I’m sure that you’ve heard of Leonardo da Vinci, the 15th century artist most famous for painting the Mona Lisa and The Last Supper. But maybe you didn’t know that he was also a sculptor, engineer, architect, and inventor. In fact, despite Leonardo’s wizardry with a brush, only 15 paintings have been attributed to him. Not exactly remarkable output for the original renaissance man.
The human foot is a masterpiece of engineering and a work of art.
— Leonardo da Vinci 1452–1519
In his notebooks, Leonardo wrote backwards, using a technique called “mirror writing,” but that’s a topic for another post.
So, why so few paintings in a lifespan of 67 years? Was it his fascination with the foot? Doubtful. I think it’s because he spent way too much time doodling (and learning how to write backwards).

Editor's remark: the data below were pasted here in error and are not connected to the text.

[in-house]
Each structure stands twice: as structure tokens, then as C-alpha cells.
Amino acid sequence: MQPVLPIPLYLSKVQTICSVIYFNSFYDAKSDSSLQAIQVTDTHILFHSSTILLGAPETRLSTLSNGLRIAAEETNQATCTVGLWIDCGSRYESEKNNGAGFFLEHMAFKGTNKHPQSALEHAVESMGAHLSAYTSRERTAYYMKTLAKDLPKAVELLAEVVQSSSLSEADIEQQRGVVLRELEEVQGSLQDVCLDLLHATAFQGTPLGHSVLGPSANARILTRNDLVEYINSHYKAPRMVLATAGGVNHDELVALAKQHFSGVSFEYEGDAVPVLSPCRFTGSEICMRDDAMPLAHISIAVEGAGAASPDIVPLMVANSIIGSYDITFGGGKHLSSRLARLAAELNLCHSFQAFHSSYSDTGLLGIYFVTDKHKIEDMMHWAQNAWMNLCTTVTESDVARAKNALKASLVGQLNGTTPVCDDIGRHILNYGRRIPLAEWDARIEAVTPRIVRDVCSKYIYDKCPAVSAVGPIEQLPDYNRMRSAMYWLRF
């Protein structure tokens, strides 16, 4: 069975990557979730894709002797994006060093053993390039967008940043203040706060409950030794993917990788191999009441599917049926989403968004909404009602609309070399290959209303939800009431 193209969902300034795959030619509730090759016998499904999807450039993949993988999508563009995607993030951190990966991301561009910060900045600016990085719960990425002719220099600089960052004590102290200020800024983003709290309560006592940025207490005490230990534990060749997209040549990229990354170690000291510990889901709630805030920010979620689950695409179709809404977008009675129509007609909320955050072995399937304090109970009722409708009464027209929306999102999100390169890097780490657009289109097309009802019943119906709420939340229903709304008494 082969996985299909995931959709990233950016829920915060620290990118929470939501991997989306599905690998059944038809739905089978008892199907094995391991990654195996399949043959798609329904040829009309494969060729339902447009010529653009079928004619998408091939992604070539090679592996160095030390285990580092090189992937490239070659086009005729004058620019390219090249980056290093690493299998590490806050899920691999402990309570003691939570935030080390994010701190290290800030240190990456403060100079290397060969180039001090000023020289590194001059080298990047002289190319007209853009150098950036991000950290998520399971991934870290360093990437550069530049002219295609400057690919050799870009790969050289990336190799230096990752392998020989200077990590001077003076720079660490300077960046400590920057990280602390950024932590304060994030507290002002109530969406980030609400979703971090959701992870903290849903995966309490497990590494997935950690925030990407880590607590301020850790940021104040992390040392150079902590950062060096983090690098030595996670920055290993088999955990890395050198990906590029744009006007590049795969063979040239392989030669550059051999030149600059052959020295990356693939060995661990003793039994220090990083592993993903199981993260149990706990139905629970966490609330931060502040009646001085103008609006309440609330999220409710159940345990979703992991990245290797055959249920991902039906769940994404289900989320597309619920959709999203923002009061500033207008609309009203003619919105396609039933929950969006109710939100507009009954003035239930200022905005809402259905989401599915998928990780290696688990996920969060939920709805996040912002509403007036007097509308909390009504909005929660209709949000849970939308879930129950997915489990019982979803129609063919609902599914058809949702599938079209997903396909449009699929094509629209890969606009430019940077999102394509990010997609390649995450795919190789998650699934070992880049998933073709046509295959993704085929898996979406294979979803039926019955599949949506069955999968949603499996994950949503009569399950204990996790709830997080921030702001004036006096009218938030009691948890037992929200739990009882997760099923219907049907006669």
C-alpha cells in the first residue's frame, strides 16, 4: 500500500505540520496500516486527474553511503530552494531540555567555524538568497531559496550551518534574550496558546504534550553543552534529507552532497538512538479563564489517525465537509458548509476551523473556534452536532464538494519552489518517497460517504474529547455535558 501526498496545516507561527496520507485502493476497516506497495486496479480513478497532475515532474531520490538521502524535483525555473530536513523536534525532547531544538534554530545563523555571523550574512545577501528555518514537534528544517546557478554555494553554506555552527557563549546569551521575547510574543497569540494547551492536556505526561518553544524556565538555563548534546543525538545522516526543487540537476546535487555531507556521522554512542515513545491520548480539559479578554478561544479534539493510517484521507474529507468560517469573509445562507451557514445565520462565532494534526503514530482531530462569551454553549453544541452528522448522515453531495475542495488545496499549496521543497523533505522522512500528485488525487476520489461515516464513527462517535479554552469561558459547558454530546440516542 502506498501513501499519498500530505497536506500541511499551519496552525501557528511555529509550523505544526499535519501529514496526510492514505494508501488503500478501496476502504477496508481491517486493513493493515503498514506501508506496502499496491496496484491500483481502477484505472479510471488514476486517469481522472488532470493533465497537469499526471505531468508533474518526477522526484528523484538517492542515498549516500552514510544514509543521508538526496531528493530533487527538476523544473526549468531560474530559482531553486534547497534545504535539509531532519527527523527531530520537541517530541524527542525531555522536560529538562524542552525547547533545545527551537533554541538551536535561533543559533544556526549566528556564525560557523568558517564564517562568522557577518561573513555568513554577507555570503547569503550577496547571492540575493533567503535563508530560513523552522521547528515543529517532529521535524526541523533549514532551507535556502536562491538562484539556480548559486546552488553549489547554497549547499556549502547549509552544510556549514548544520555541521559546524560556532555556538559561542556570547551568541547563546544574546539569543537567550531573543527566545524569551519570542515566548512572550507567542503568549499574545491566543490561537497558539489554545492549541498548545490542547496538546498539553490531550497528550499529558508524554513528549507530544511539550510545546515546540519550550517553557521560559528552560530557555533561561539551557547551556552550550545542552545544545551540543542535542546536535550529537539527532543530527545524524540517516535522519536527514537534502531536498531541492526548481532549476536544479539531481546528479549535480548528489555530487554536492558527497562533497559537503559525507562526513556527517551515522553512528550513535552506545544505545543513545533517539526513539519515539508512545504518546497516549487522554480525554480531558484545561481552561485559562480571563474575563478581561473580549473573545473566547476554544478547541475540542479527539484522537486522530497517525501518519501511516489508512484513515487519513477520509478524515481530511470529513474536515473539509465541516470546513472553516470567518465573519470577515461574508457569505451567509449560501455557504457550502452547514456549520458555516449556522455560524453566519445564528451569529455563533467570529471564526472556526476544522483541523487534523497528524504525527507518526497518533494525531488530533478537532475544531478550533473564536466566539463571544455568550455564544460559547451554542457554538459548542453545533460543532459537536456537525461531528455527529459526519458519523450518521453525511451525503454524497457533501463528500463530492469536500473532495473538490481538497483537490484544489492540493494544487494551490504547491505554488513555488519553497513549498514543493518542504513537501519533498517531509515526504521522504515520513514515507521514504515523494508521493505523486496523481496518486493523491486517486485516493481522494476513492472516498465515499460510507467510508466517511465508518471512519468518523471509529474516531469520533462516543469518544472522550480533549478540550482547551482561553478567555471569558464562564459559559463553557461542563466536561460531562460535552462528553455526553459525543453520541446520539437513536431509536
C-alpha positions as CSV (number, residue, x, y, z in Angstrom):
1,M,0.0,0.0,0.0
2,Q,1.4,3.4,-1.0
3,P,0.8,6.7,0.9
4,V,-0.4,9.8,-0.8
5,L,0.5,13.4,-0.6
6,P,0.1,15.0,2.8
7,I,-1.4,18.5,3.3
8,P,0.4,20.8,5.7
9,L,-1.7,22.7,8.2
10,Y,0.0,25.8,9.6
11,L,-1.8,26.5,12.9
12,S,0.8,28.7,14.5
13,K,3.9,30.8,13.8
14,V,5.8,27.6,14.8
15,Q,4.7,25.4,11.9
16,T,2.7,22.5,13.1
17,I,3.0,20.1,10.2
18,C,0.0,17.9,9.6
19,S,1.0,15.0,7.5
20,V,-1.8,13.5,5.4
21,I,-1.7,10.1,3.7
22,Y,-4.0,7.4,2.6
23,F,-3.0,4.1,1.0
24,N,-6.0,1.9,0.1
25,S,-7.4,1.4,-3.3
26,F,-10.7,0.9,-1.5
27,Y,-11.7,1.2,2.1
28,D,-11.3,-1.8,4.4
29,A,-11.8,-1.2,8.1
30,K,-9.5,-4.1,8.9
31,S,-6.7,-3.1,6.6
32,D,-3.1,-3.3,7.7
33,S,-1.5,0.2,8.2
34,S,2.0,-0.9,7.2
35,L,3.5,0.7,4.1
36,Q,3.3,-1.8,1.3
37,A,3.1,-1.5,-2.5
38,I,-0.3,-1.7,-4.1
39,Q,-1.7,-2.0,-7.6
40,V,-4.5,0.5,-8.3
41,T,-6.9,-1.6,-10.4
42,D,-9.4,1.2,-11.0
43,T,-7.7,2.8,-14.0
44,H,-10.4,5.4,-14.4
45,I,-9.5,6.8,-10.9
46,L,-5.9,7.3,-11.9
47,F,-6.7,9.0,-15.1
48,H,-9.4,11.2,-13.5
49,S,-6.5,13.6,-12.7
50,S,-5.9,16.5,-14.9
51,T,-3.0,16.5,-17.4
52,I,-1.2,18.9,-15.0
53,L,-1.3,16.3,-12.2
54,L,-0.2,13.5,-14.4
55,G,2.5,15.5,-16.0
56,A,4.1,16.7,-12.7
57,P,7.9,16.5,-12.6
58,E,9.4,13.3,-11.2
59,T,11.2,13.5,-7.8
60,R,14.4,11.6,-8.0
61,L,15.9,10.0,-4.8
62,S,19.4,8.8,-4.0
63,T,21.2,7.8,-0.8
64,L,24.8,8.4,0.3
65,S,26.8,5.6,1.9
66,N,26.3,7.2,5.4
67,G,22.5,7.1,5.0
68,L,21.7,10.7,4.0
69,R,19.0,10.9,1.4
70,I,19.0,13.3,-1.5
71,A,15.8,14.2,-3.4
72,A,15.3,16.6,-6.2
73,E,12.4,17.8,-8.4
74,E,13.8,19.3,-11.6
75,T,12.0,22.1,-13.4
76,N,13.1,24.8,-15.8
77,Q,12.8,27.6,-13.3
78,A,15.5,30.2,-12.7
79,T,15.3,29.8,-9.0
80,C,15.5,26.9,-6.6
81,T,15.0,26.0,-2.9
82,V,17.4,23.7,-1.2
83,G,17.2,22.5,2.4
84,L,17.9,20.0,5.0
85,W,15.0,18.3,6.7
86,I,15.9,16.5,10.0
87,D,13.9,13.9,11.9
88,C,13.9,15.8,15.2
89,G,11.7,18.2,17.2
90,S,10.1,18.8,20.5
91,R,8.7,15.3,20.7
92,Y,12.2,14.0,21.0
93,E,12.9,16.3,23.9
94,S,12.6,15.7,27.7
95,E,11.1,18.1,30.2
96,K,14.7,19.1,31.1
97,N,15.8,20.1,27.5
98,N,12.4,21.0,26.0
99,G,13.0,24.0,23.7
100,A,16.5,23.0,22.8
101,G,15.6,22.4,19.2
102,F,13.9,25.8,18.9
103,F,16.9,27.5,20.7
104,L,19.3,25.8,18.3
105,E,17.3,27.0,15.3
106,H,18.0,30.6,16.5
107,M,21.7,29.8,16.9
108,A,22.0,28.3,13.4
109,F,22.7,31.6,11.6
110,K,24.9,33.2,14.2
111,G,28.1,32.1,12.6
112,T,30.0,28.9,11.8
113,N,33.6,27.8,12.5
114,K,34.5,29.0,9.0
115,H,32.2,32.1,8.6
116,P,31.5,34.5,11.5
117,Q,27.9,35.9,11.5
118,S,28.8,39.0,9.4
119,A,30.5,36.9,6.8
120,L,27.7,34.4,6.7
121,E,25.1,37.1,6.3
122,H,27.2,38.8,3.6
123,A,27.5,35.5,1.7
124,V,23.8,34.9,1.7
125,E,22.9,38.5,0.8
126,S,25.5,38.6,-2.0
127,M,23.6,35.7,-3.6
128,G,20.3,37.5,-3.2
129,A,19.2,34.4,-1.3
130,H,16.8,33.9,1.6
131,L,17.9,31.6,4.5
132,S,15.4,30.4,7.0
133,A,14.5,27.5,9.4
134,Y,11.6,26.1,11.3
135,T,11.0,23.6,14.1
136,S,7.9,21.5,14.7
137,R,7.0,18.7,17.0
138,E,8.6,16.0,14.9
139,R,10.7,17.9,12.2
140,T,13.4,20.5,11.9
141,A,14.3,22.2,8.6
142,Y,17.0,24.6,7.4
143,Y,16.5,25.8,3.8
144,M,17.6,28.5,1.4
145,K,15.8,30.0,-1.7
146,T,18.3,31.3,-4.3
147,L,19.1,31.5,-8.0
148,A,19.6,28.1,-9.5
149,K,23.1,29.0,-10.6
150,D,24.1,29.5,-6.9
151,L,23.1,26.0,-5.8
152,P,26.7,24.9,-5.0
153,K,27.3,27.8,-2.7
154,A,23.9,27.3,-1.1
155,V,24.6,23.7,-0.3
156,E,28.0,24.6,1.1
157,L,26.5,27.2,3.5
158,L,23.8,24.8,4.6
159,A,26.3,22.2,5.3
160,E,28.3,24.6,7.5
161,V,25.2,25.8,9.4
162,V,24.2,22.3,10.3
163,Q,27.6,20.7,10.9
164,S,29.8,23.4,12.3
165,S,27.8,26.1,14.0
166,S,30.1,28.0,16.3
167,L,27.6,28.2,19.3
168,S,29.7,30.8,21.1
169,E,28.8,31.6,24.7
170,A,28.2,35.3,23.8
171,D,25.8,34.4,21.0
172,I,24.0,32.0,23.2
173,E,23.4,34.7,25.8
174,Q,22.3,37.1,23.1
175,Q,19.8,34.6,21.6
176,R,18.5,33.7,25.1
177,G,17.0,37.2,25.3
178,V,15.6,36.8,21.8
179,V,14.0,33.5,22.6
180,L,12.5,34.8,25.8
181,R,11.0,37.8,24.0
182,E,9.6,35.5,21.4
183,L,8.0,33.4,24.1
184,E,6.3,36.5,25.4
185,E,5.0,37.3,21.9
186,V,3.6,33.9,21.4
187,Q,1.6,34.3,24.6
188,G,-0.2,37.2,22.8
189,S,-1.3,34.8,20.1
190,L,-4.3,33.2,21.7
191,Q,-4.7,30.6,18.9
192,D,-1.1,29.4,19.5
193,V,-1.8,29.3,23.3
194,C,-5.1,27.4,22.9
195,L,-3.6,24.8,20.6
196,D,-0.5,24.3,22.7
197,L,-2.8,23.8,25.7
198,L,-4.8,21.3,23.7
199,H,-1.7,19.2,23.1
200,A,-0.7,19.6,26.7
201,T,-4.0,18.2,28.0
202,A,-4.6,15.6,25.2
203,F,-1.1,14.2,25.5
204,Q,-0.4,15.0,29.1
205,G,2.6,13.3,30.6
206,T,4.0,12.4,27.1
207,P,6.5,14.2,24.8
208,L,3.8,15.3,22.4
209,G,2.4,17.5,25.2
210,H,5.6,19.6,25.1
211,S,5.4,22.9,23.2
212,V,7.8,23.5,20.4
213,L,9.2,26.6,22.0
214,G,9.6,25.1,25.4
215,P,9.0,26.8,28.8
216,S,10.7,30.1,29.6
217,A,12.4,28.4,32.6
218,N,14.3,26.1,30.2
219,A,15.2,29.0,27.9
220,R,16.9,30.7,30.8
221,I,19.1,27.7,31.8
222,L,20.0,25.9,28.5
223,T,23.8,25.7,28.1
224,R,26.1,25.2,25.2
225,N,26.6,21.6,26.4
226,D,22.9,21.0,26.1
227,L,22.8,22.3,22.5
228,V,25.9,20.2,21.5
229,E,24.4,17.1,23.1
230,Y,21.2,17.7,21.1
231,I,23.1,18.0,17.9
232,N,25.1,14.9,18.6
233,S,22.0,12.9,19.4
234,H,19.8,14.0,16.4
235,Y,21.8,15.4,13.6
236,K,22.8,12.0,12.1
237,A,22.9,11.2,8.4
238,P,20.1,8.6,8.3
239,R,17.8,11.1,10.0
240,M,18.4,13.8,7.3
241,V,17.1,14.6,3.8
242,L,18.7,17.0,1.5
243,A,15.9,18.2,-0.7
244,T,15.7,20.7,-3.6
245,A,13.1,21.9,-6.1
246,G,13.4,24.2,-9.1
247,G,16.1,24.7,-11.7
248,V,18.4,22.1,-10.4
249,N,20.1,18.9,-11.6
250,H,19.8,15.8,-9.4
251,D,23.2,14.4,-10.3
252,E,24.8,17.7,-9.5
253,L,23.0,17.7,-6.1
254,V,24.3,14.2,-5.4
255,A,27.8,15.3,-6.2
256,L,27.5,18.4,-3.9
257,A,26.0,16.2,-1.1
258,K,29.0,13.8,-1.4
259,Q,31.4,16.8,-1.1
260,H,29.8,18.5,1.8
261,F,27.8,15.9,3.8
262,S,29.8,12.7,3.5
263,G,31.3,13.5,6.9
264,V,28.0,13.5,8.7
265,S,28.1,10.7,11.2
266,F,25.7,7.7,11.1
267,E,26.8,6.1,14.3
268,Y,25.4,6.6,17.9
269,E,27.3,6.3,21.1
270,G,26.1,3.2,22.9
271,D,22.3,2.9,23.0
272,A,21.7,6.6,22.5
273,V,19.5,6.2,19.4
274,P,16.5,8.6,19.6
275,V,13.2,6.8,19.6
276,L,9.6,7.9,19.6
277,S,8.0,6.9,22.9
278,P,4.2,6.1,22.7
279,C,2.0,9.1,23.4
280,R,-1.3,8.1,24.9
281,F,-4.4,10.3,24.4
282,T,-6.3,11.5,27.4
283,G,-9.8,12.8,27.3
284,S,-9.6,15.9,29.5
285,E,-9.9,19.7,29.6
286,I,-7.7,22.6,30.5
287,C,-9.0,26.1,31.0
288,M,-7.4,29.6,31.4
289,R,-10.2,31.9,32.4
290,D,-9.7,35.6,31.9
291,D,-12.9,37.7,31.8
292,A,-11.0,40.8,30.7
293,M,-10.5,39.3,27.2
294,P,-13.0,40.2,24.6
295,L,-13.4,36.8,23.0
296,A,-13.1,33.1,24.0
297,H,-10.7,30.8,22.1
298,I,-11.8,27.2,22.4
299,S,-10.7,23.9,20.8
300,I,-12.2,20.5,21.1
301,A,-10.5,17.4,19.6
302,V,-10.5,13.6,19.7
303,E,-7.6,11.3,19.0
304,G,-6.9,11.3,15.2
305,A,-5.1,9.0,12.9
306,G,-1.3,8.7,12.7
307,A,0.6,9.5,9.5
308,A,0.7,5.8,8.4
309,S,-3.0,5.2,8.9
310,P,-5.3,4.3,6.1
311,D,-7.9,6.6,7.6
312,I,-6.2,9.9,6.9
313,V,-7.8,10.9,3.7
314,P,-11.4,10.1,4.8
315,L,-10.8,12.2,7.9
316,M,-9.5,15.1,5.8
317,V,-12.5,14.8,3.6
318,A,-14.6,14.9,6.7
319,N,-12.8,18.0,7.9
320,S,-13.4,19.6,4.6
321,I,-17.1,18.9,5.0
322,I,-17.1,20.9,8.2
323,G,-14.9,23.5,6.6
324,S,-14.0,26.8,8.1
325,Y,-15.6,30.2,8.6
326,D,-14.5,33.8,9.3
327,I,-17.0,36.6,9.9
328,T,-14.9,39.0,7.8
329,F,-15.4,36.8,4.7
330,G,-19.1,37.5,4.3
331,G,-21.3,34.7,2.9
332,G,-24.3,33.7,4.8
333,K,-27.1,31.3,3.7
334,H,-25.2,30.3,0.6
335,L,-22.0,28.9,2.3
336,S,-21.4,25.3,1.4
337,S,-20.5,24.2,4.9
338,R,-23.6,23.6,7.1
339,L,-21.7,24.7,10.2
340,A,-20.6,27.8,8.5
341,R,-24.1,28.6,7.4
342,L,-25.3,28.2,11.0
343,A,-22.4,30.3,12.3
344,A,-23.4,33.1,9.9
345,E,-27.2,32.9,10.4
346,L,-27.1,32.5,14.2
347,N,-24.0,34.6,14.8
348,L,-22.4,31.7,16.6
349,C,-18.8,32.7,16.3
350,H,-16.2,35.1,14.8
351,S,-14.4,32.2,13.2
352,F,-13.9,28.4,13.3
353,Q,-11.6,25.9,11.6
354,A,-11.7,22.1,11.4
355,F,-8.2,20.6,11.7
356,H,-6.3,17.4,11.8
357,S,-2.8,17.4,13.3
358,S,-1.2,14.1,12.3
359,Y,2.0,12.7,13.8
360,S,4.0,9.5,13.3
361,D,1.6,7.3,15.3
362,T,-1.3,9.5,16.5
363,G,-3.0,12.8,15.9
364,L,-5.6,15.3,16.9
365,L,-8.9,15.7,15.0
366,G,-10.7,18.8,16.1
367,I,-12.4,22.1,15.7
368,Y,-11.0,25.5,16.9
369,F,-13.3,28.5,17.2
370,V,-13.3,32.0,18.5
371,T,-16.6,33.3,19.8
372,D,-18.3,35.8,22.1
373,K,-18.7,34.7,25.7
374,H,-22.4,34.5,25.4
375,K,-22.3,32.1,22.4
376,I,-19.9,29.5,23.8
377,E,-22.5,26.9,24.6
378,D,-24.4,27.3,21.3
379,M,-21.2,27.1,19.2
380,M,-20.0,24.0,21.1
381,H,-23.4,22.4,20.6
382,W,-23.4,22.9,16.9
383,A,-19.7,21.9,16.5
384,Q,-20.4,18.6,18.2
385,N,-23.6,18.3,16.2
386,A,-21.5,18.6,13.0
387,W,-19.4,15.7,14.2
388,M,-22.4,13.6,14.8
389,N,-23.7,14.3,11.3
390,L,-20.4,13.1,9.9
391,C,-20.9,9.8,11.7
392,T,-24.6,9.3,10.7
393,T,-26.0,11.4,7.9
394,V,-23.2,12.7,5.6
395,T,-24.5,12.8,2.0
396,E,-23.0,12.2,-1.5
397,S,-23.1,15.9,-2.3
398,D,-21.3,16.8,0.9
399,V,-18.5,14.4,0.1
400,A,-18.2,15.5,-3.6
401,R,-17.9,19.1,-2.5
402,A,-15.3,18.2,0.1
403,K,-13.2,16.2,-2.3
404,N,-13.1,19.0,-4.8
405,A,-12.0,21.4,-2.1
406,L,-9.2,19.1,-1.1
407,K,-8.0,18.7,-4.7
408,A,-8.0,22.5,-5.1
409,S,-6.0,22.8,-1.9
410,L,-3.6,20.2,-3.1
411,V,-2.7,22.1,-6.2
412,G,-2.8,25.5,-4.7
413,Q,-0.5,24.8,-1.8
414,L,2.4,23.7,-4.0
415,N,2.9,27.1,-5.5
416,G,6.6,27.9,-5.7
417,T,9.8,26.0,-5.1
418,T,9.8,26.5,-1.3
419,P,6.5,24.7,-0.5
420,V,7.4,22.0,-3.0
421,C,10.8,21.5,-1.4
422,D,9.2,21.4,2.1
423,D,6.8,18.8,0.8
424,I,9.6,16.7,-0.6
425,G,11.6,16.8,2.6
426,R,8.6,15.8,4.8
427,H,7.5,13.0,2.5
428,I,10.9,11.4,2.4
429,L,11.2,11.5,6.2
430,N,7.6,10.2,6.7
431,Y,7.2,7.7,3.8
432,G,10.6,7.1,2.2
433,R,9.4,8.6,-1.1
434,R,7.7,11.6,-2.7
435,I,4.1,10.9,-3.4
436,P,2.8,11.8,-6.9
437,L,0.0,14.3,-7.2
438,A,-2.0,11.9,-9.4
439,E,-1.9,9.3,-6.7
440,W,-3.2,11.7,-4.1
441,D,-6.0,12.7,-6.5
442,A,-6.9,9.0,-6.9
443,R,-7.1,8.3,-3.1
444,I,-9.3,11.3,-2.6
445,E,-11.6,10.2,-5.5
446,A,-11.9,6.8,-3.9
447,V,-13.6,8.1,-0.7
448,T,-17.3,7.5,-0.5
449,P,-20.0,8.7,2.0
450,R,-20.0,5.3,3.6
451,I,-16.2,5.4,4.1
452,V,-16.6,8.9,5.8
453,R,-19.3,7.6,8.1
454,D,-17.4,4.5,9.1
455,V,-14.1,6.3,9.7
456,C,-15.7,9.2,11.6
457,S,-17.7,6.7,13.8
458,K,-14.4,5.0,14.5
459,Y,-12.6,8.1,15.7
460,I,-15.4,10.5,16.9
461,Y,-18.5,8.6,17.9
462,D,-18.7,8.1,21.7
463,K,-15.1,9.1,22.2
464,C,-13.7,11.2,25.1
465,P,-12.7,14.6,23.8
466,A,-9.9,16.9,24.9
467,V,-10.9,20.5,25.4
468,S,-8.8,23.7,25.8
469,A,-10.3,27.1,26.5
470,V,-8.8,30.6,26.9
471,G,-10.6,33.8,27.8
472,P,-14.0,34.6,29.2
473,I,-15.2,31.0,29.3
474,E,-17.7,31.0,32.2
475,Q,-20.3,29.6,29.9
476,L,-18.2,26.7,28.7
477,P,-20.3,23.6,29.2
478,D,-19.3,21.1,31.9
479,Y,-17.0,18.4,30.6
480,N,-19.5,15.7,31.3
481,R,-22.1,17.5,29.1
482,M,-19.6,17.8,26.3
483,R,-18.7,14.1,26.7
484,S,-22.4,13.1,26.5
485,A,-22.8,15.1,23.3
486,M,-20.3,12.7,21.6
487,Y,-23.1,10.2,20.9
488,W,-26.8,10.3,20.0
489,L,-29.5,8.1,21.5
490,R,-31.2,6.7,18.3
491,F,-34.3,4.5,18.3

That’s right, da Vinci was a doodler. He left behind 13,000 pages of notes loaded with detailed drawings and doodles.
In fact, in 1994 Bill Gates paid over $30 million for da Vinci’s Codex Leicester — A 72-page collection of scientific writing and illustrations. It could be the most expensive doodle collection in history.
To be sure, Leonardo’s sketches shouldn’t be compared to the Crayola scribbles of a 6-year-old. And many would argue that his drawings aren’t doodles at all, but highly detailed technical illustrations. Yeah, okay. Whatever. I just think it’s cool that he liked to design stuff, like me. And maybe you.
A few da Vinci doodles
Click any image below for larger view.
What’s a doodle?
A doodle is a drawing made while a person’s attention is otherwise occupied. Doodles are simple drawings that can have concrete representational meaning or may just be composed of random and abstract lines.